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Characterization of the bacterial actin homologue mreB in Xanthomonas citri subsp. citri

Grant number: 17/08856-2
Support type:Scholarships in Brazil - Master
Effective date (Start): August 01, 2017
Effective date (End): February 28, 2019
Field of knowledge:Agronomical Sciences - Agronomy
Principal Investigator:Henrique Ferreira
Grantee:Camila Malvessi Pereira
Home Institution: Instituto de Biociências (IB). Universidade Estadual Paulista (UNESP). Campus de Rio Claro. Rio Claro , SP, Brazil

Abstract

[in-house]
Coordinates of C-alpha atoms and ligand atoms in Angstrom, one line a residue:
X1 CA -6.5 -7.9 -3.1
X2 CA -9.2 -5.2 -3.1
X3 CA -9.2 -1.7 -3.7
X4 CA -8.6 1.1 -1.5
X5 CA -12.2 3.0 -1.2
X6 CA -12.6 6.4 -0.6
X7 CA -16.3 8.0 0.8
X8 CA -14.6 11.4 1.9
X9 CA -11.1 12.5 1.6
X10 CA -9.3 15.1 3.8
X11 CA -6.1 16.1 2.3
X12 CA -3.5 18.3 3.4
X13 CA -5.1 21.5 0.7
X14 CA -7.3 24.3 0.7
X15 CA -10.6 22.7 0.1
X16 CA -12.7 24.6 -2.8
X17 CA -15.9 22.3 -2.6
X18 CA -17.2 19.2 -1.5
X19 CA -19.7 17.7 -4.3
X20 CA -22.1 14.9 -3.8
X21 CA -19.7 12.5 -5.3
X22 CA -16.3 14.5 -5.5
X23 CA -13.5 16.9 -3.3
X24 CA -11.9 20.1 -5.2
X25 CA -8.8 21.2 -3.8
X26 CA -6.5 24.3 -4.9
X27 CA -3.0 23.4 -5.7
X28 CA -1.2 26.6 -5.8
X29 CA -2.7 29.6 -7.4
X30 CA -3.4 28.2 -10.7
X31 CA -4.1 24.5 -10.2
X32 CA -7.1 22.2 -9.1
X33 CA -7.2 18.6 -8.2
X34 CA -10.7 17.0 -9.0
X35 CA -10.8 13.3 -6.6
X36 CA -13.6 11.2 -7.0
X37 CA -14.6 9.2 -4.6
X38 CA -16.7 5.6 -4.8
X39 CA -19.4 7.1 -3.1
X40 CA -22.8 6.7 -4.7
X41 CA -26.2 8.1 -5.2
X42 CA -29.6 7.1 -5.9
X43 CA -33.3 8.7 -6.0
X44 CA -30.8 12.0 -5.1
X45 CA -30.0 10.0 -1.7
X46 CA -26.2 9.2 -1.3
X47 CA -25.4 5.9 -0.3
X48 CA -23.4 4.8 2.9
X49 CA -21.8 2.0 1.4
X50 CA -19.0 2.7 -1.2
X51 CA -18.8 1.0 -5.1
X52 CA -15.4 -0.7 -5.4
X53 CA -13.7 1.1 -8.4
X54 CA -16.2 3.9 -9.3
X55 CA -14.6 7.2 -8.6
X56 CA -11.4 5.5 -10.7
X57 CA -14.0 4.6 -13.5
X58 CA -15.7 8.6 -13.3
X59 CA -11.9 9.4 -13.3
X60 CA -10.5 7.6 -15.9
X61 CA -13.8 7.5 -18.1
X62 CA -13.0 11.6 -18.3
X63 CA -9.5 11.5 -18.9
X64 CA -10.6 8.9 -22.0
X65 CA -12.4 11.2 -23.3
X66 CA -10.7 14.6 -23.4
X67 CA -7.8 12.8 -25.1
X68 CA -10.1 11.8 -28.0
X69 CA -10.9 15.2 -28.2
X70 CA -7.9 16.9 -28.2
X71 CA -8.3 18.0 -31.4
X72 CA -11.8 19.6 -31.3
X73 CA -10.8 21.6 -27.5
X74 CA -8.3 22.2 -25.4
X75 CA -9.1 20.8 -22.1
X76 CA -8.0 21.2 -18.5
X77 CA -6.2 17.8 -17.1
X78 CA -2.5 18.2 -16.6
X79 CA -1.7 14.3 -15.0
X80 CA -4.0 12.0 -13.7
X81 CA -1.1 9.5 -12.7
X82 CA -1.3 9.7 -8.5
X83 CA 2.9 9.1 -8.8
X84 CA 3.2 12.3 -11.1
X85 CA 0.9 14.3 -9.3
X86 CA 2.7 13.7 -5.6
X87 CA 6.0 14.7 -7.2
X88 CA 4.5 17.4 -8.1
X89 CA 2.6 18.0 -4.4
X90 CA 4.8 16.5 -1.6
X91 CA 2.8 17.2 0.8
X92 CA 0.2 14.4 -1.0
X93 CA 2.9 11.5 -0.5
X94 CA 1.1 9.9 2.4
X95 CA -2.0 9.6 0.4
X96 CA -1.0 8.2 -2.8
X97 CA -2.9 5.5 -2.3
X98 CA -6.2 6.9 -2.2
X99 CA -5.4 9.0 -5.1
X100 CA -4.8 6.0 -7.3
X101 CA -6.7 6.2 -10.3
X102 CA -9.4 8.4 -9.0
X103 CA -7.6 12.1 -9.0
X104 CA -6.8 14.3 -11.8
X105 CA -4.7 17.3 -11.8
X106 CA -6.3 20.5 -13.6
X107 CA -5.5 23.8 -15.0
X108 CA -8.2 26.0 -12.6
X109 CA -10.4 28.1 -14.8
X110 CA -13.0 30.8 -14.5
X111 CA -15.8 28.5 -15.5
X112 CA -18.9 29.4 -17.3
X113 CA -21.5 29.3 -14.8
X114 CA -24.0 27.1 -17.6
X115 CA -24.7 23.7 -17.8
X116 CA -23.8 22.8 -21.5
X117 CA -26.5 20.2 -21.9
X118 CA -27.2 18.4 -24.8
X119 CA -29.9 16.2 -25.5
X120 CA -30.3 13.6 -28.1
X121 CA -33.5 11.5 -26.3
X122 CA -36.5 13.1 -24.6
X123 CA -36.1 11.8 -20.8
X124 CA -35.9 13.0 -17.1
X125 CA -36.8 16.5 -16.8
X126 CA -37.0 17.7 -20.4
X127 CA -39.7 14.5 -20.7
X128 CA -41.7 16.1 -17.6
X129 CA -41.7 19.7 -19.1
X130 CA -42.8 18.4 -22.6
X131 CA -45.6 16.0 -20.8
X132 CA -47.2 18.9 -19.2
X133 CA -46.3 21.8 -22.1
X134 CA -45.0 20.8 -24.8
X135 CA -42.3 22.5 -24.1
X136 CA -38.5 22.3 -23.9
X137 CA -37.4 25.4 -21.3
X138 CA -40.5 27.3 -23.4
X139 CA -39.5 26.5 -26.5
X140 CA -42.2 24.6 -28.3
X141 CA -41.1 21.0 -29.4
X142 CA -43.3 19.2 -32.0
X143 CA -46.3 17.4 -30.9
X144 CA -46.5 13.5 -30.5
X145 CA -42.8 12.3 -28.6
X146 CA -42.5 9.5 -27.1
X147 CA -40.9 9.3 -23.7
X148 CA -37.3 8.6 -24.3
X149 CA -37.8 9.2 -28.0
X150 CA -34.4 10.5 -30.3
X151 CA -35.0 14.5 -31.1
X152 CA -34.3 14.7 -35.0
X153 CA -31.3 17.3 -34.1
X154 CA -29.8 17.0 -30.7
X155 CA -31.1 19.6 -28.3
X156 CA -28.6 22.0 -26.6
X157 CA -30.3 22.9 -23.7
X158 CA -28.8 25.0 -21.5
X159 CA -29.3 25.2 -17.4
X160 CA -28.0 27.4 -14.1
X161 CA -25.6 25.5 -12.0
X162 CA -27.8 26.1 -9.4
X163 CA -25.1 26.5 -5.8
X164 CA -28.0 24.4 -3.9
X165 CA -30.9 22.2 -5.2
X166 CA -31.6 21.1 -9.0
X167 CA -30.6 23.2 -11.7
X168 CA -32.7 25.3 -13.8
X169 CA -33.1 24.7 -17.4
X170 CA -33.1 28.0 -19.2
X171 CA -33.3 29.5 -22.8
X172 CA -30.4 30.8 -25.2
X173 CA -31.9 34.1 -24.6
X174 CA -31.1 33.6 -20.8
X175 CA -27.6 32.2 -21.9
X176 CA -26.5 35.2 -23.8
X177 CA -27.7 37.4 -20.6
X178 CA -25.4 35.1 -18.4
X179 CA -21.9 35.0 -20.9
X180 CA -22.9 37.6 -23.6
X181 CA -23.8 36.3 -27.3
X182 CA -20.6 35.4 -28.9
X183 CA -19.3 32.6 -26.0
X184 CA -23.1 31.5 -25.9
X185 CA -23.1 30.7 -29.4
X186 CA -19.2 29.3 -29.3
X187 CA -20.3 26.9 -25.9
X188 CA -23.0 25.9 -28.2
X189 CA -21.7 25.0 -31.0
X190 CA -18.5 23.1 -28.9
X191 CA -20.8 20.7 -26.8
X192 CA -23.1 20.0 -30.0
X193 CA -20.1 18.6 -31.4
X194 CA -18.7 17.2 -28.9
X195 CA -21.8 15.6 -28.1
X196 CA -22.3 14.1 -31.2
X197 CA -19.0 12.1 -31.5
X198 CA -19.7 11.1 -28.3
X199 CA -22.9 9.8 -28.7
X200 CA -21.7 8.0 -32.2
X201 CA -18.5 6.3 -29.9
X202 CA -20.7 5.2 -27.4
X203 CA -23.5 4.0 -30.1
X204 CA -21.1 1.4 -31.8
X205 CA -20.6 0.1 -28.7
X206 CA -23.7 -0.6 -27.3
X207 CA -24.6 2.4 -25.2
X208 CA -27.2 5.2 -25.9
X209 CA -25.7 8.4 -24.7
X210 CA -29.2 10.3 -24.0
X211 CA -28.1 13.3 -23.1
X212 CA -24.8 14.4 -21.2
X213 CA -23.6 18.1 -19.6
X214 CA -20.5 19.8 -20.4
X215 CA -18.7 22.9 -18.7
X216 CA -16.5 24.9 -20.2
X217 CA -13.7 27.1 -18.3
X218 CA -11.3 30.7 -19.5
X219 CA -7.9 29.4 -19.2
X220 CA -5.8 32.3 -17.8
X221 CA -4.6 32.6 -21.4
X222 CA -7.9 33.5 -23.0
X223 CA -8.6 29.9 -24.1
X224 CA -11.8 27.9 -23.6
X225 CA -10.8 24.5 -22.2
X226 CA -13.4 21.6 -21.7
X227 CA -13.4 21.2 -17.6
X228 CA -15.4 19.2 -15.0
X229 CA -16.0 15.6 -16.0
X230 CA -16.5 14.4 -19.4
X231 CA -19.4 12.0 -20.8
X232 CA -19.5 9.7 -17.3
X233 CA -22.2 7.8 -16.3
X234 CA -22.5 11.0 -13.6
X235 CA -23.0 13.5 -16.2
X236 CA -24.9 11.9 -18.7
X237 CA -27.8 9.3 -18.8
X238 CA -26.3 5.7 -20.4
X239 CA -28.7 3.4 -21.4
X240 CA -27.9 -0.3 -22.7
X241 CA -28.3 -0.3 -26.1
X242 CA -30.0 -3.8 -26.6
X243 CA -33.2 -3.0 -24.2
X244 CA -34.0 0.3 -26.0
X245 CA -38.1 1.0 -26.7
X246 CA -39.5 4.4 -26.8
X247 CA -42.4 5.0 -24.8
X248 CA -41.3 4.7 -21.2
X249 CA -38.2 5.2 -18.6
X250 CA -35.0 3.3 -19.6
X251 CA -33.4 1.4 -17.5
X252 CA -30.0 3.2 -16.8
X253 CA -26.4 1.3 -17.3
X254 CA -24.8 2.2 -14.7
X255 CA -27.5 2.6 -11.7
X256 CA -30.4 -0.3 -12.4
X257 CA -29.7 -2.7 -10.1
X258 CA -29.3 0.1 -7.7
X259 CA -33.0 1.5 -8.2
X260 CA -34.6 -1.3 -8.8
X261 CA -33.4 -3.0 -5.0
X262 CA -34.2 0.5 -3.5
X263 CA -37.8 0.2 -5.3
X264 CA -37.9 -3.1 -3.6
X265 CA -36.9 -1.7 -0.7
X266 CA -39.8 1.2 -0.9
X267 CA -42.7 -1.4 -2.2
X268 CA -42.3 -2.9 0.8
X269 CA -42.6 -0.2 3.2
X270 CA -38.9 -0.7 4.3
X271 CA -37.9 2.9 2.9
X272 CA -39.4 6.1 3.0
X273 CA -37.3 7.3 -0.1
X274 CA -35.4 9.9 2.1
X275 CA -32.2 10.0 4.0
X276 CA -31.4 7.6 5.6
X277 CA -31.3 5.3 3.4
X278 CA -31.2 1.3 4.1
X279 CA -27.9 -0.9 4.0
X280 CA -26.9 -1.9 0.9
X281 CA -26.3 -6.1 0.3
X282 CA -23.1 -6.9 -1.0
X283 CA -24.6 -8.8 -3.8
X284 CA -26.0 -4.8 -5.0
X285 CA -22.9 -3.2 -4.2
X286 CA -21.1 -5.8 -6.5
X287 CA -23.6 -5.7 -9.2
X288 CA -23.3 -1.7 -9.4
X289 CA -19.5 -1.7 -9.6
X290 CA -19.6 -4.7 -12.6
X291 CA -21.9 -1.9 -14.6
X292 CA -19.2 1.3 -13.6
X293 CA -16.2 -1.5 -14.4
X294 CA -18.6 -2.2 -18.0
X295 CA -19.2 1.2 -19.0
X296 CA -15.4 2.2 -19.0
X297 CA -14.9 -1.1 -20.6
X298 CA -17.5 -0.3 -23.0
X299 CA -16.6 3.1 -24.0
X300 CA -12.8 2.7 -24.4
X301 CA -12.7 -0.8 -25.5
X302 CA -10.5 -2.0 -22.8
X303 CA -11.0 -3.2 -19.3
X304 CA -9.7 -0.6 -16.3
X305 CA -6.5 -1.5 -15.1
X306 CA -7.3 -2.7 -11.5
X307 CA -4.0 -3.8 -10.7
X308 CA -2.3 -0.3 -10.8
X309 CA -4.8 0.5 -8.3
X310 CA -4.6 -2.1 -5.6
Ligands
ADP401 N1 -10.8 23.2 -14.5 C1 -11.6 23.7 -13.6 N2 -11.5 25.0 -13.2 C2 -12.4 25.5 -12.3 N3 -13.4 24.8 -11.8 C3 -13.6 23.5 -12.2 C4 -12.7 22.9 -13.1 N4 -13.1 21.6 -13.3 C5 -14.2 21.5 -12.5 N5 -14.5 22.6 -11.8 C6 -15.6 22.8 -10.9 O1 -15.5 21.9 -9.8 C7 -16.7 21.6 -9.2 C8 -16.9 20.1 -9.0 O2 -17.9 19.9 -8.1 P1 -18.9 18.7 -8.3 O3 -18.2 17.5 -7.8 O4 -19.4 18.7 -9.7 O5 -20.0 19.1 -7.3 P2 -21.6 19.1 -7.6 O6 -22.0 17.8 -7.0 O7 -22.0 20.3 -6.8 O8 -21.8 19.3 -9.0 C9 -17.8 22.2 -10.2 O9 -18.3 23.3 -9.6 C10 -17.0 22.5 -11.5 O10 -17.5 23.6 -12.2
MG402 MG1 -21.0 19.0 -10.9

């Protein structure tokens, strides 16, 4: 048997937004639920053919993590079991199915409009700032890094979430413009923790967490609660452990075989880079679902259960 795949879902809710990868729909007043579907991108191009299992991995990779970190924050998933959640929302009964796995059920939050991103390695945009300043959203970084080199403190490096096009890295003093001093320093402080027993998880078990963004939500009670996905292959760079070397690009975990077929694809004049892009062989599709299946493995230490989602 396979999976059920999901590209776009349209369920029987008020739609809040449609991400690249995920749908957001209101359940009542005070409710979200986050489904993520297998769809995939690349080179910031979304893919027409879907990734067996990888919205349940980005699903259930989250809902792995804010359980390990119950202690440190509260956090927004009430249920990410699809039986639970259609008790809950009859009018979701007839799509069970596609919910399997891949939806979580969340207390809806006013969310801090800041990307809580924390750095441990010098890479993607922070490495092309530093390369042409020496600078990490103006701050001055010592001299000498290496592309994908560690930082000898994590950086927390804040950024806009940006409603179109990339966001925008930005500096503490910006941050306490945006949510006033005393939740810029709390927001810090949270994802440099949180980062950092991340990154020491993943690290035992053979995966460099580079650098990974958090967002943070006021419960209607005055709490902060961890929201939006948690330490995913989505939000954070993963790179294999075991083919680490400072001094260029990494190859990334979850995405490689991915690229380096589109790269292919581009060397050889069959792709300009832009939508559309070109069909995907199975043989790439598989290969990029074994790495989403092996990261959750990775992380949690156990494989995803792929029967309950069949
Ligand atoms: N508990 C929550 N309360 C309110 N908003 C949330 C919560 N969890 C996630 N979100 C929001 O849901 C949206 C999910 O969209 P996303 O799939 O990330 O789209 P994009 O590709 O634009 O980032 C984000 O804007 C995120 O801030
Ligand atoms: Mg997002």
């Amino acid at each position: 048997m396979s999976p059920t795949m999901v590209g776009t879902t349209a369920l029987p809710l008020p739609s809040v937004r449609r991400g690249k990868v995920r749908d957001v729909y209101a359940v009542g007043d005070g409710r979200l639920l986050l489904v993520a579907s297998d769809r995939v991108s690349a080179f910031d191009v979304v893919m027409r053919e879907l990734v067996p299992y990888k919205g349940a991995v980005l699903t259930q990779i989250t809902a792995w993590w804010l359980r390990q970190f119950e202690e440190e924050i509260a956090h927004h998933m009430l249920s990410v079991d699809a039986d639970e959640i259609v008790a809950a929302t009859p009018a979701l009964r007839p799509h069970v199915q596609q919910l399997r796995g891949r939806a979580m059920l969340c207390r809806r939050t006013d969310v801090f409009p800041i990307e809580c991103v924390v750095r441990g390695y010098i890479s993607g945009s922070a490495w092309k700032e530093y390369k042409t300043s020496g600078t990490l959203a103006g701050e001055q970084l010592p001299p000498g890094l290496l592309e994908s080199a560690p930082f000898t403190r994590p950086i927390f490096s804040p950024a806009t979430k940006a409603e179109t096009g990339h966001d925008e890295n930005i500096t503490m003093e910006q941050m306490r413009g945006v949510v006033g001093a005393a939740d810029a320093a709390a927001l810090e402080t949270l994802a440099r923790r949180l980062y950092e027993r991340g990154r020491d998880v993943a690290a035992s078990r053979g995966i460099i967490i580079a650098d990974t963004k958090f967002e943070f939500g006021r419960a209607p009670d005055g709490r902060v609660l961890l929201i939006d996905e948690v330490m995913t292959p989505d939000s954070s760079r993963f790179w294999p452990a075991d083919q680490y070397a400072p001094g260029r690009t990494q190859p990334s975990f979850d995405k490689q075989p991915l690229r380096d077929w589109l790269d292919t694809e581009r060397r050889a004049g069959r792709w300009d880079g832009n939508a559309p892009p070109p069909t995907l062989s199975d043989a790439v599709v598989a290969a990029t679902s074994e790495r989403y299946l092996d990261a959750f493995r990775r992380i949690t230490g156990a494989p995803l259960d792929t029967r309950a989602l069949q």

Xanthomonas citri subsp. citri (X. citri) is the etiological agent of Citrus canker, a widespread plant disease that attacks all varieties of commercial citrus plants, causing economic loss worldwide. The best known method to control this disease is eradication, which consists in eliminating symptomatic and asymptomatic trees from orchards. However, in endemic areas, citrus canker is controlled by the application of cupric bactericides, less susceptible plants and windshields. Alternative compounds to control this pathogen are desirable, since copper based bactericides have negative environmental impact and induce resistance in X. citri. Our group has recently proposed an alternative chemical compound that can eliminate X. citri by disrupting an essential cellular process. An important step for the discovery and evaluation of new compounds to control X. citri is the characterization of genes/proteins that are potential targets. The mreB genes code for proteins that are bacterial actin homologues with a key role in cell morphogenesis. These genes were characterized in some bacteria, in which they were shown to be essential. There are no reports of characterization of mreB in X. citri. MreB and actin have a weak sequence similarity, despite being functional homologues. These characteristics make MreB an interesting target for new antibacterial chemical compounds. The objective of this project is to study the function and localization of MreB in X. citri. This will be done by the knockout of the mreB gene or protein depletion, followed by observation of cellular morphology. We also intend to investigate its subcellular localization and to test the pathogenicity and virulence of the mutant strains in planta. Results of this project will increase the knowledge of the biology of X. citri and also be useful to the evaluation of new chemical compounds to control citrus canker.